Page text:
Submitted the idea of Occidental as a common language in the Americas to the Citizen's Briefing Book

Friday, January 16, 2009

"Today we begin in earnest the work of making sure that the world we leave our children is justa little bit better than the one we inhabit today." <-- sounds like an open invitation to the idea of using an IAL.

You can find the idea here. This is actually my second submission, but the first one I made quite offhandedly just a few minutes before I went to bed two days ago, and without much explanation it resulted in quite a few downvotes (-300 points in total). It may be possible that there's just a vehement counter-reaction to this kind of idea, but I decided to try rephrasing it to make the reasons behind the proposal much clearer. We'll see if it gets a better response than the last. If you're registered on the site or support the idea you might want to go there and vote it up / comment below.

This is what I wrote:
At the moment there is a kind of tug-of-war going on in North America between English and Spanish, and French to a certain extent up north. Each of these languages are strong in their own right, and though English at the moment is the strongest language in the world, Spanish still is encroaching on a number of previous English strongholds such as Miami and areas in California, and even the country of Trinidad and Tobago for example is aiming to become a Spanish-speaking country by 2020. It's very likely that English and Spanish will reach a kind of stalemate in the Americas, and in the meantime Canada has Quebec, a place with some pretty draconian language laws in order to preserve French.

At the same time, it is no easy feat to master another language without a large investment of time, an investment that not everybody can afford to make. What is fortunate, however, is that these languages (and Portuguese as well, let's not forget Brazil) have a lot in common, to the extent that it's possible to build a language that contains all the elements they have in common without their difficulties (irregular verbs, weird orthography, grammatical gender, etc.).

A language created in 1922 by the name of Occidental includes just these elements, and you can see an example of it here:

Témpores de grand calamitá e confusion ha sempre productet li homes del max grand mentes. Li max pur metalle es productet del forne li max calid, e li max brilliant fúlmine es observat in li max obscur storm. - Caleb Cotton, 1780 - 1832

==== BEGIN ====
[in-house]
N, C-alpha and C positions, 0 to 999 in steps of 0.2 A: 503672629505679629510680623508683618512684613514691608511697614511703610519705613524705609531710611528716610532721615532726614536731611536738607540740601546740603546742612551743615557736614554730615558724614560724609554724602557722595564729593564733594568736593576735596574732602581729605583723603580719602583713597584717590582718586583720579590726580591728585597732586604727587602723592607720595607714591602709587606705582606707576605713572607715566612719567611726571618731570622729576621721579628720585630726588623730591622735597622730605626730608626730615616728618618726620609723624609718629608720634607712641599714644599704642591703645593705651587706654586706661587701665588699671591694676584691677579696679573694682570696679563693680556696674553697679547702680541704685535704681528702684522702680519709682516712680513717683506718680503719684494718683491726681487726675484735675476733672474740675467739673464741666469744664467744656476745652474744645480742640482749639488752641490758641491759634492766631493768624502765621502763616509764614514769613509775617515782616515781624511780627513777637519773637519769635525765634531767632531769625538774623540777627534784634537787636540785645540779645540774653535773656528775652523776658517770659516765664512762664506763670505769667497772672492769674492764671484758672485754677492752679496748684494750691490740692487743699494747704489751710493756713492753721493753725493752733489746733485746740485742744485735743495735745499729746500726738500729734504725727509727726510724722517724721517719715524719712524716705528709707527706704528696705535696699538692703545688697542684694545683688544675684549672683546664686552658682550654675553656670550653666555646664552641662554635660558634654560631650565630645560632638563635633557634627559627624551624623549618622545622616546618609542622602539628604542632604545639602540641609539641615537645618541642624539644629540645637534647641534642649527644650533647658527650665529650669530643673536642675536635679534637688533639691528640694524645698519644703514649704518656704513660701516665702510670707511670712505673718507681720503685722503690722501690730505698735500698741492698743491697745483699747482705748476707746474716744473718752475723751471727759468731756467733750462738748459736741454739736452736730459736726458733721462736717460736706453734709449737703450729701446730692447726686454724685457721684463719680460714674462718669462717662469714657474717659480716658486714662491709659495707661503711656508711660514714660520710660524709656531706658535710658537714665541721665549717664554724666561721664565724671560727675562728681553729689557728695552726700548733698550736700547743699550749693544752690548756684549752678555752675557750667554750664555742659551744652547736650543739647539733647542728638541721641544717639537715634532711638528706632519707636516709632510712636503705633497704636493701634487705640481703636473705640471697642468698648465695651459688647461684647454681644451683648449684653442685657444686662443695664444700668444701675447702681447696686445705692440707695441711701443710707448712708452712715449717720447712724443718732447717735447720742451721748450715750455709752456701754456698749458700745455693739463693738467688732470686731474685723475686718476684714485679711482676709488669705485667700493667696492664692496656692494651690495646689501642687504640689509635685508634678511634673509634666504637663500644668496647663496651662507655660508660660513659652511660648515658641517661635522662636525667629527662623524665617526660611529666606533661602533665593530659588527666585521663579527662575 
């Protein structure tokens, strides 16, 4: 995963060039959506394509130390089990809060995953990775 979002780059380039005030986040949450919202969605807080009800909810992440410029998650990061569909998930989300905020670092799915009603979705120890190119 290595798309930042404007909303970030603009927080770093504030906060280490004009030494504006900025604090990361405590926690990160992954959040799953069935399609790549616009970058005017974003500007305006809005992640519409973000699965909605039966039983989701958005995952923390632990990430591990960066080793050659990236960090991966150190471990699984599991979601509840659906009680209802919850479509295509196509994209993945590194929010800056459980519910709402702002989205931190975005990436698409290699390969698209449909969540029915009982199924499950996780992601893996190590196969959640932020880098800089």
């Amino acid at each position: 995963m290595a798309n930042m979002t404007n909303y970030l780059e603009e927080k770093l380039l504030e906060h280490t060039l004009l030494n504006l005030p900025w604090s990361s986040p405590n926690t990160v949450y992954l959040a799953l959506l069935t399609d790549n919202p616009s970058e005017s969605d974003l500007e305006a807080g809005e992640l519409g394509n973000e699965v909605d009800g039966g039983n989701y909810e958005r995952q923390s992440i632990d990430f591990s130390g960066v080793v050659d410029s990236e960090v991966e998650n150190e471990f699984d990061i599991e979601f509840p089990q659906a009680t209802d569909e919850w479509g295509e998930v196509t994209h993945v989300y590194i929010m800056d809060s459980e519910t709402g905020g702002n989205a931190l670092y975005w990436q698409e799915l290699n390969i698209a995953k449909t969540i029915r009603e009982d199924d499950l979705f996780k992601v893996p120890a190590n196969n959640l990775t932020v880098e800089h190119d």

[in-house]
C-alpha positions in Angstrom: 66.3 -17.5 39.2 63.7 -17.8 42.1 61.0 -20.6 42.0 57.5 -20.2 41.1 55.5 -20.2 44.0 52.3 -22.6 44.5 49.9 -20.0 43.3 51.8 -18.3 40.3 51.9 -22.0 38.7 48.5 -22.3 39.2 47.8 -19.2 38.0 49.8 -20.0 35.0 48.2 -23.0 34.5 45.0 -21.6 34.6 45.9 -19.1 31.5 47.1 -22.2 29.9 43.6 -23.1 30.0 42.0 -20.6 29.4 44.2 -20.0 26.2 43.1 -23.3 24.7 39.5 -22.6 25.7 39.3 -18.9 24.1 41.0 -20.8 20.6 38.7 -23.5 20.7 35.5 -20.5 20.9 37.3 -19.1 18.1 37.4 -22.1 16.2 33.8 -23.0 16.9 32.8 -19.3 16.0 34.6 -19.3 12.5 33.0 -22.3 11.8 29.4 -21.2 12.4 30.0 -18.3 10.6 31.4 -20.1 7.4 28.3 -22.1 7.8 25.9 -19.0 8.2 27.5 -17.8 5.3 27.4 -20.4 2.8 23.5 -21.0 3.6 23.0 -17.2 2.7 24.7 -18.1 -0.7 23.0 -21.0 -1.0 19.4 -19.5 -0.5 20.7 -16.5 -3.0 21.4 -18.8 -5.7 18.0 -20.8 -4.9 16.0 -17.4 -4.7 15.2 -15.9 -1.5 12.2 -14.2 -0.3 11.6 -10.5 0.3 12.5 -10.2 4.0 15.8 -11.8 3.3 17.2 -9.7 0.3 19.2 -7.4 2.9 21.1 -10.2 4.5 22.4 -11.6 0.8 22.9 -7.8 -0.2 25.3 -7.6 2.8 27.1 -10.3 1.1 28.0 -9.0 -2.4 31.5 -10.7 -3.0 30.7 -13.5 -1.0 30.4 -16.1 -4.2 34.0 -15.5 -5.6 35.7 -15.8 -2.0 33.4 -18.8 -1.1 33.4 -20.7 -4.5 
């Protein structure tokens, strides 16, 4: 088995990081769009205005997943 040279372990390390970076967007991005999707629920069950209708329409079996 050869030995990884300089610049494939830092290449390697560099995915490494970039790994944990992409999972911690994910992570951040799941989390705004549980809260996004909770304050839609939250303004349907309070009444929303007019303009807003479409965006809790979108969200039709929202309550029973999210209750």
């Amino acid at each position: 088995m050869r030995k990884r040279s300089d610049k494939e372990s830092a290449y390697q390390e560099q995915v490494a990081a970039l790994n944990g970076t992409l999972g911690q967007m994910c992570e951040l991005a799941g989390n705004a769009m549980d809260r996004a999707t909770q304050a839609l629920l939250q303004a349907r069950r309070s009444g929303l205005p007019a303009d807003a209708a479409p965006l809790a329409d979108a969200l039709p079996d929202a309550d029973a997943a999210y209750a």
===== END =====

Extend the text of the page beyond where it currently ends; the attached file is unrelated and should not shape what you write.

This means: "Times of large calamity and confusion have always produces the people of the greatest spirits. The most pure metal is produced by the hottest oven, and the most brilliant lightning is observed in the darkest storm. "

You will notice that unlike other constructed languages, this one has a derivational system that gives it a perfectly natural appearance, to the extent that it often resembles languages such as Spanish or French or Italian to the untrained eye (in fact, Google Translate often judges texts in the language to be French). Here are two examples of how words are formed:

excavar - to excavate
excavation - excavation
excavator - excavator

examinar - to examine
examination - examination
examinator - examiner

Note however that the idea is not "let's all start speaking Occidental starting January 20"; rather, it's to seriously begin debate on the future of language in the two continents, and whether it would be feasible to look into a language such as Occidental to accomplish that. A new method of communication is something to be accomplished in the very long term, so the only proposal I'm making at the moment is to take a serious look at the possibility for the time being, to begin the discussion.

Here is an overview of the grammar of the language for a more complete explanation of how it works:

So, what do you think? If English isn't going anywhere, and Spanish isn't going anywhere, and neither are French and Portuguese, wouldn't it be wise to start thinking of a way to help get past this constant tug-of-war over influence and instead devote ourselves to a common method of communication based on what all these languages have in common?


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